AnandTech Storage Bench - Heavy

Our Heavy storage benchmark is proportionally more write-heavy than The Destroyer, but much shorter overall. The total writes in the Heavy test aren't enough to fill the drive, so performance never drops down to steady state. This test is far more representative of a power user's day to day usage, and is heavily influenced by the drive's peak performance. The Heavy workload test details can be found here. This test is run twice, once on a freshly erased drive and once after filling the drive with sequential writes.

ATSB - Heavy (Data Rate)

After handling The Destroyer well, the Toshiba/Kioxia BG4's performance on the Heavy test is disappointing. It's moderately faster than the mainstream SATA drive, but actually a bit slower overall than the older Toshiba RC100.

ATSB - Heavy (Average Latency)ATSB - Heavy (99th Percentile Latency)

The average and 99th percentile latencies from the BG4 during the Heavy test are acceptable but unimpressive. The BG4 does handle the full-drive test run better than most of the other low-end NVMe drives, and keeps latency from going sky-high.

ATSB - Heavy (Average Read Latency)ATSB - Heavy (Average Write Latency)

The average read latencies for the BG4 are generally competitive with other NVMe drives. The average write latencies are a bit on the high side, but even when full the BG4 only scores a bit worse than the Crucial MX500, rather than seeing latency spike by a factor of 5 or more.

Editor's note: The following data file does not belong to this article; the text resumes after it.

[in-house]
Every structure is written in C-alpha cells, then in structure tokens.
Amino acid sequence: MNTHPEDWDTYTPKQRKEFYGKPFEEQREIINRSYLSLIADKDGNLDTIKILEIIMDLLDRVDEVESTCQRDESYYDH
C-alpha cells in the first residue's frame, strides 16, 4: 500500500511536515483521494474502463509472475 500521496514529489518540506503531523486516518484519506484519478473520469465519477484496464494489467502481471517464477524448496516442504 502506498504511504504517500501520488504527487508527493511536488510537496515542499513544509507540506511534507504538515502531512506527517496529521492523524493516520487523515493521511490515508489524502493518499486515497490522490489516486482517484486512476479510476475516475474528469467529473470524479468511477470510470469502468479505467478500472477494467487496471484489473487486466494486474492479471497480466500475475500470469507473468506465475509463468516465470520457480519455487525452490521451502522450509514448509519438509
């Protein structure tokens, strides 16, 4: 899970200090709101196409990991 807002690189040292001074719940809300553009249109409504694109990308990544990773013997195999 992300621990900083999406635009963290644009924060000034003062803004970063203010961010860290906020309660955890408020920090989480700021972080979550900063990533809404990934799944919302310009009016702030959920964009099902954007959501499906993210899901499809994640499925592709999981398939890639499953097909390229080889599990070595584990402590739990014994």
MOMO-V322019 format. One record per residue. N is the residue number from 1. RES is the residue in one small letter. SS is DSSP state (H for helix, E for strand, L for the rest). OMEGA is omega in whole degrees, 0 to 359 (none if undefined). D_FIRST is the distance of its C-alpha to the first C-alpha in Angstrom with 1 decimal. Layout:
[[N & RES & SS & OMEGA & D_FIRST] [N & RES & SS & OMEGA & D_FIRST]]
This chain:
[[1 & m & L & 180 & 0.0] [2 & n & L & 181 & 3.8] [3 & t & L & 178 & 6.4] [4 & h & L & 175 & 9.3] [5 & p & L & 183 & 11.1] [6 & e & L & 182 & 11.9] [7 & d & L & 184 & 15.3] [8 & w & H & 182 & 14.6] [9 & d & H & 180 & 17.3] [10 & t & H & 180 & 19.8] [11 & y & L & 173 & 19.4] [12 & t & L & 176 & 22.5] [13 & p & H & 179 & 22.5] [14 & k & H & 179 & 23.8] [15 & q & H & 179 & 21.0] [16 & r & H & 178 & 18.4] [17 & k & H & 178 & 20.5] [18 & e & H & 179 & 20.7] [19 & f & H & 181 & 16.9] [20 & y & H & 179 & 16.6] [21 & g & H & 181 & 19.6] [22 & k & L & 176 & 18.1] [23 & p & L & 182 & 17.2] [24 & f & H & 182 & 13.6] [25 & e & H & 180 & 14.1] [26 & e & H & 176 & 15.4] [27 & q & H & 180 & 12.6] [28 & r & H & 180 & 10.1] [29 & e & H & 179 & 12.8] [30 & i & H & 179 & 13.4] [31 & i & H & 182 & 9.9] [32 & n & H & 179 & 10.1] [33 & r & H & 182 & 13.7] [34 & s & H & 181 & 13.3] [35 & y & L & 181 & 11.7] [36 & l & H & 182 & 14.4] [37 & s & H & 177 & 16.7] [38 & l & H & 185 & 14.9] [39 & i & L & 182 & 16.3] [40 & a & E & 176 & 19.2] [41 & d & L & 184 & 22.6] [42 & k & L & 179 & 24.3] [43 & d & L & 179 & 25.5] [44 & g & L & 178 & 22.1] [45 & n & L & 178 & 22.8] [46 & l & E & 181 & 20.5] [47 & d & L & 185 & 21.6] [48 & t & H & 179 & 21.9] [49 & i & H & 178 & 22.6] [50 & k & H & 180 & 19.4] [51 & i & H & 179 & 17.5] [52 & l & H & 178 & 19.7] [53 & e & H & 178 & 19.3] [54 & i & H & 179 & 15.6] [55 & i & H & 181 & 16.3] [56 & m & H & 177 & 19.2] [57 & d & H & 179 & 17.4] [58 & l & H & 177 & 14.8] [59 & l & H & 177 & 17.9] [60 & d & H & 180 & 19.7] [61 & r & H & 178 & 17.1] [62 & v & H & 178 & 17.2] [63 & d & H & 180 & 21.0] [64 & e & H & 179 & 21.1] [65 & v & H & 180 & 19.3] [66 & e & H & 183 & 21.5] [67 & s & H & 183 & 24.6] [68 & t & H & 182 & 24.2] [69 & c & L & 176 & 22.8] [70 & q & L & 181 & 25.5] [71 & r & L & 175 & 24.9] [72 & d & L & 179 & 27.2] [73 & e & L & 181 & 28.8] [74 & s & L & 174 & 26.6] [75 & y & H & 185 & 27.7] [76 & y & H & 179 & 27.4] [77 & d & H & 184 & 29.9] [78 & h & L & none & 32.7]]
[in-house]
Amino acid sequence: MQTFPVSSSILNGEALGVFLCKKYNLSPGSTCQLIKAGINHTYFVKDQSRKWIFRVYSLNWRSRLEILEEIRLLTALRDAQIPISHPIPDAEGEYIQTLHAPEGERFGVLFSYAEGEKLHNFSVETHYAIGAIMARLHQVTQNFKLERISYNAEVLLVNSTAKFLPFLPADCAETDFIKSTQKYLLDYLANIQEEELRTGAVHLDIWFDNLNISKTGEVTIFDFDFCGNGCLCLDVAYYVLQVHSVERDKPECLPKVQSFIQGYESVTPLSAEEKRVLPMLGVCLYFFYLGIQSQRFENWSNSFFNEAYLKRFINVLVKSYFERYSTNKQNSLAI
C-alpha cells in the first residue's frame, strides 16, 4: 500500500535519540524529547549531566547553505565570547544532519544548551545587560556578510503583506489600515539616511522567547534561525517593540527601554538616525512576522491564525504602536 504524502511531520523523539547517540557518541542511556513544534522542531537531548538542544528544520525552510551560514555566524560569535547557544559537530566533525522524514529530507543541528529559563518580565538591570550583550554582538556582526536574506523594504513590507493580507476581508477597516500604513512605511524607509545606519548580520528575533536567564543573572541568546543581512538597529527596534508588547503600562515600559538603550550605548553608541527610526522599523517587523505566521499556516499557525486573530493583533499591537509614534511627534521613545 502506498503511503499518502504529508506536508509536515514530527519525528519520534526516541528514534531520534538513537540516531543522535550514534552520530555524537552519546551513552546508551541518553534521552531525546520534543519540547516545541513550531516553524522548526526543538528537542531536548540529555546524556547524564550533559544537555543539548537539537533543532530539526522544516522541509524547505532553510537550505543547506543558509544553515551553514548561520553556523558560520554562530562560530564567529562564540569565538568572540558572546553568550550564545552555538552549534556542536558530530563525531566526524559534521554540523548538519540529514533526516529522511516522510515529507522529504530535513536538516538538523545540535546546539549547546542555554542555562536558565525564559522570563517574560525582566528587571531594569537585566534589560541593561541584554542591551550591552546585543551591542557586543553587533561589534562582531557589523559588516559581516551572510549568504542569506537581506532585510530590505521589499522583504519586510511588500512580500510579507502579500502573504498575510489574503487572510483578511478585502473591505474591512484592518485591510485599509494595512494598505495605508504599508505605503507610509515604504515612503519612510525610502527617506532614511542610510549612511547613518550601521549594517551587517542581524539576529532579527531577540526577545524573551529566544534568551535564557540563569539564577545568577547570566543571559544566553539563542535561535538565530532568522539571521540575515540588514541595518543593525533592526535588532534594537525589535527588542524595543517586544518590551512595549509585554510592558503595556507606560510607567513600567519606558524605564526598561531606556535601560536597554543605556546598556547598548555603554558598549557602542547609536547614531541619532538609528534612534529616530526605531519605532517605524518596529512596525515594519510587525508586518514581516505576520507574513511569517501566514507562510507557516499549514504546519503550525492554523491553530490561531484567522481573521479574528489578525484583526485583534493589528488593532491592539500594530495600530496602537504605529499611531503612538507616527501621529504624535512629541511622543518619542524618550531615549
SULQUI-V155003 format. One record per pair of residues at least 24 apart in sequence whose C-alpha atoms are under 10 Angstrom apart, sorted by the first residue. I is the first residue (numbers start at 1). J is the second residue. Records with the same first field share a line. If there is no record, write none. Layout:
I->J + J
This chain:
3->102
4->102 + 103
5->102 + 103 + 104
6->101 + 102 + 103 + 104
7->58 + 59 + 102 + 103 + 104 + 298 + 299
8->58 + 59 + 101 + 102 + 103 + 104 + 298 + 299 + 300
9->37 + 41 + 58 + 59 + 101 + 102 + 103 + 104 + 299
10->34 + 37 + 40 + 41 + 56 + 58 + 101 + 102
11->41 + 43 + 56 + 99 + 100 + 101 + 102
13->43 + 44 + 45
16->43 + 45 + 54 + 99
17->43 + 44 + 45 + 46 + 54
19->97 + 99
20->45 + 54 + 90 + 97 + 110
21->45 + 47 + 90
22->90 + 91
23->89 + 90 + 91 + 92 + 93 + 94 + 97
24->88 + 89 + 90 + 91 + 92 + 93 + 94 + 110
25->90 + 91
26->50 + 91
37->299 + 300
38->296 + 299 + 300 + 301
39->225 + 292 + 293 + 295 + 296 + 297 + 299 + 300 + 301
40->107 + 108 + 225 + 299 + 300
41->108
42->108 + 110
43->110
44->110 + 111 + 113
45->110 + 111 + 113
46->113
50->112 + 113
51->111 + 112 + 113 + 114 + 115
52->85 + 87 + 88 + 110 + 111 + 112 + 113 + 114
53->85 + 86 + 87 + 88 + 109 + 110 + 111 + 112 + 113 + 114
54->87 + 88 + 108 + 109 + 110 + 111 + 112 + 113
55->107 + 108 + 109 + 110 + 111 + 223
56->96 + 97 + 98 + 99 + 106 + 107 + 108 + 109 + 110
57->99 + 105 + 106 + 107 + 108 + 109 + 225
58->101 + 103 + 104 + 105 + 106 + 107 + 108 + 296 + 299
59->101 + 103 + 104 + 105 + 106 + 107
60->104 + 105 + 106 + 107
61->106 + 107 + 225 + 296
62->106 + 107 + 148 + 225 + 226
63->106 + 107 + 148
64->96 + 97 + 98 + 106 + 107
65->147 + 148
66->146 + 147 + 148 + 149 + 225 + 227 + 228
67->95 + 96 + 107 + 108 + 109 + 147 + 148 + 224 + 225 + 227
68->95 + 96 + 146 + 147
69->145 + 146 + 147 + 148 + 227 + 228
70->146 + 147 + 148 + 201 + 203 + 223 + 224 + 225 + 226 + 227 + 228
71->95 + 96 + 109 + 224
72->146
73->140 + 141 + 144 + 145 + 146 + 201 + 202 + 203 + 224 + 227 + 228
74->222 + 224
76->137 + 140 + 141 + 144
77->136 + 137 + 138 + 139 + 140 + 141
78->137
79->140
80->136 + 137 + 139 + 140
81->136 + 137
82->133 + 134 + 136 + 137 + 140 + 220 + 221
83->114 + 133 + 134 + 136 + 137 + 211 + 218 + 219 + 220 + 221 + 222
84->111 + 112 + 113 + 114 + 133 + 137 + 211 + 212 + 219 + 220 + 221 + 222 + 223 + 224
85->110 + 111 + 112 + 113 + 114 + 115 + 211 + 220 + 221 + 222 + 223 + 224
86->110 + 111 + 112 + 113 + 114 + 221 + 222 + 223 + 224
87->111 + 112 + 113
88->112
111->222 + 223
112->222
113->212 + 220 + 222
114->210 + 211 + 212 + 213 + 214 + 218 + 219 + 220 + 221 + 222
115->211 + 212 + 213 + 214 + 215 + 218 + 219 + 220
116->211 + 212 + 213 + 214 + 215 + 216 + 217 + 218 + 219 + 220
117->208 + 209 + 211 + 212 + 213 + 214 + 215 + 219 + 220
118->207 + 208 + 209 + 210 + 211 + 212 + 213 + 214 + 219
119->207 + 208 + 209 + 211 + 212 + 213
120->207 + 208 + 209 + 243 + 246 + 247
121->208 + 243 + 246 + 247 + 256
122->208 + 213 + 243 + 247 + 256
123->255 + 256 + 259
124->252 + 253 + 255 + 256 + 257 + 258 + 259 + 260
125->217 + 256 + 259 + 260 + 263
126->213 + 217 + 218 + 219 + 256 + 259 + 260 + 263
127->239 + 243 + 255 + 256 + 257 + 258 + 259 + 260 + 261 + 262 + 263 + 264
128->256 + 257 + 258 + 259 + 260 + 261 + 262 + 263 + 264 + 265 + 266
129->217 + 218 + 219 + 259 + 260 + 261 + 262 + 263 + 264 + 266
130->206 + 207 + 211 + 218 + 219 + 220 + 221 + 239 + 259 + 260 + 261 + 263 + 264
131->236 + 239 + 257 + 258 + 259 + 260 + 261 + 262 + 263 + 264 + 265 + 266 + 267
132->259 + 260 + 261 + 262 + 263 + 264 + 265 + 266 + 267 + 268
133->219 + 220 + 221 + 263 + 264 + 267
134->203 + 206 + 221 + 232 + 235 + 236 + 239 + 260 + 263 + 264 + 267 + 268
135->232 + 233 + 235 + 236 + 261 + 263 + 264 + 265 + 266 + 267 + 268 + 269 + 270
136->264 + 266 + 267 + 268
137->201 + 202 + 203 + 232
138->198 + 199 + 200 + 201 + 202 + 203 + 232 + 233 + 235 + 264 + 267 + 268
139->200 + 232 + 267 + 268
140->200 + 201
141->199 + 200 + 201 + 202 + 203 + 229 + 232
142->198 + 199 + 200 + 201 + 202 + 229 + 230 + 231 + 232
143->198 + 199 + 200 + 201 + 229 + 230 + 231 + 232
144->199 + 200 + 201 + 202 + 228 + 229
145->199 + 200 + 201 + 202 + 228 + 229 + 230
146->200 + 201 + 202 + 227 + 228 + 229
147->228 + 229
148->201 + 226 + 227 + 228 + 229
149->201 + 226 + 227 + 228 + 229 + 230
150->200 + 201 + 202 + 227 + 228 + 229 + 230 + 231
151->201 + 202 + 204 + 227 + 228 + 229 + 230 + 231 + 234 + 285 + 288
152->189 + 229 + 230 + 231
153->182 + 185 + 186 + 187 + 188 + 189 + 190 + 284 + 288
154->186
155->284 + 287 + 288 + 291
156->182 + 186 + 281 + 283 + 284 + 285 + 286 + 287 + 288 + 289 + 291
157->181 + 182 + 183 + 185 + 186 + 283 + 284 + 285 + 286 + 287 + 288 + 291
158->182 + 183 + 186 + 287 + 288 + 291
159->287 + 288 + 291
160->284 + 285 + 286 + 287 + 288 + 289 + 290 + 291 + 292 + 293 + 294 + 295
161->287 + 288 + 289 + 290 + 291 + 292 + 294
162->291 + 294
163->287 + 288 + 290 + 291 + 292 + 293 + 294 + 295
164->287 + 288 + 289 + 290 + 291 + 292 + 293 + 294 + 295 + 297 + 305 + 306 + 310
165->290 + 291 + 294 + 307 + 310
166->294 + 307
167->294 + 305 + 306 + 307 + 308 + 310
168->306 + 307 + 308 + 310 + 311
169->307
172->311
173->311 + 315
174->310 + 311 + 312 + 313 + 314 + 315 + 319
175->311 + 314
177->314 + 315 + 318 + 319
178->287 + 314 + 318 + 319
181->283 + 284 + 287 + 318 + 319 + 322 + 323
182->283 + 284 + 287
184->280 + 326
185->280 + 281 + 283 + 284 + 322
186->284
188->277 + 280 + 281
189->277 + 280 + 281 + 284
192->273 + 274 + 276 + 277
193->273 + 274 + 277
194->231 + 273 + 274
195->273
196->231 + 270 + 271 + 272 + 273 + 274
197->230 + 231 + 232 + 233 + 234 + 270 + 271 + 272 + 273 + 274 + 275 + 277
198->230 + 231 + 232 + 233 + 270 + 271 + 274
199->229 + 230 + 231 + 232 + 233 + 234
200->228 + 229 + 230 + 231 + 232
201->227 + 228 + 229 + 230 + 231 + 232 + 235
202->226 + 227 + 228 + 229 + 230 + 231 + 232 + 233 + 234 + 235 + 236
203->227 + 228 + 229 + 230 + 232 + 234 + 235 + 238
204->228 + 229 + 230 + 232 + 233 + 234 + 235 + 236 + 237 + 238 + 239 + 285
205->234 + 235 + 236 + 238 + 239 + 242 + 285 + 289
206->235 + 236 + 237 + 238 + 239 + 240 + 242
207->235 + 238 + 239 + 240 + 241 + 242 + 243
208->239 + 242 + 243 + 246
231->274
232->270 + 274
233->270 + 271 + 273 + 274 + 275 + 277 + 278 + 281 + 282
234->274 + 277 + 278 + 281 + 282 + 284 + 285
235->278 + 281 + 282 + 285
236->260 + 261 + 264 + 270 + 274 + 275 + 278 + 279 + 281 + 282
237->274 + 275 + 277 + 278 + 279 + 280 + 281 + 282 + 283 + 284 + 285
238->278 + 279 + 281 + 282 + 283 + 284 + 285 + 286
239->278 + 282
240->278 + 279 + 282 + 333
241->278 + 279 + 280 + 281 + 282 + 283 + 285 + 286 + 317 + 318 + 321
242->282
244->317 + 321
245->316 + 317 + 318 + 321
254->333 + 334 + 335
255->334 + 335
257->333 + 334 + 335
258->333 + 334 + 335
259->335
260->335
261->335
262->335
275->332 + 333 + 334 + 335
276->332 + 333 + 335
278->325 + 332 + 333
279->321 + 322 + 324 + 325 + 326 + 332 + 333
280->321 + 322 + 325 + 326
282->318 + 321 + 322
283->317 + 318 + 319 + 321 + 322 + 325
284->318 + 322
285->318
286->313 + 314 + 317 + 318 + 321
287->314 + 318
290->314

ATSB - Heavy (99th Percentile Read Latency)ATSB - Heavy (99th Percentile Write Latency)

The 99th percentile read and write latency scores for the BG4 don't include any extreme outliers, but it is clear that the BG4 is still at a disadvantage relative to most of the drives that have their own DRAM.

ATSB - Heavy (Power)

The BG4 turns in another set of excellent energy consumption scores. It's not an outright record, but it's the best yet from a NVMe drive.

AnandTech Storage Bench - The Destroyer AnandTech Storage Bench - Light
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  • MrCommunistGen - Friday, October 18, 2019 - link

    I recently picked up a Dell Optiplex 3070 Micro for a family member, and it shipped with a 128GB BG4. Performance of the 128GB model is going to obviously be much lower than the 1TB model tested here.

    From my anecdotal experience, performance is acceptable, but could easily be better. I replaced it with a 1TB XG6 (~$120 from eBay) - mostly for capacity, but the performance uplift was (understandably) noticeable.
  • abufrejoval - Friday, October 18, 2019 - link

    Nice review for a solid product: Thanks!

    While I guess it reduces the worries about a soldered down SSD somewhat, I just hope they'll continue to sell even ultrabooks with M.2 or XFMExpress: Just feels safer and helps reducing iSurcharges on capacity.
  • Targon - Friday, October 18, 2019 - link

    Agreed. If the motherboard fails, being able to remove the SSD for data recovery SHOULD be seen as essential by most people.
  • Wheaties88 - Friday, October 18, 2019 - link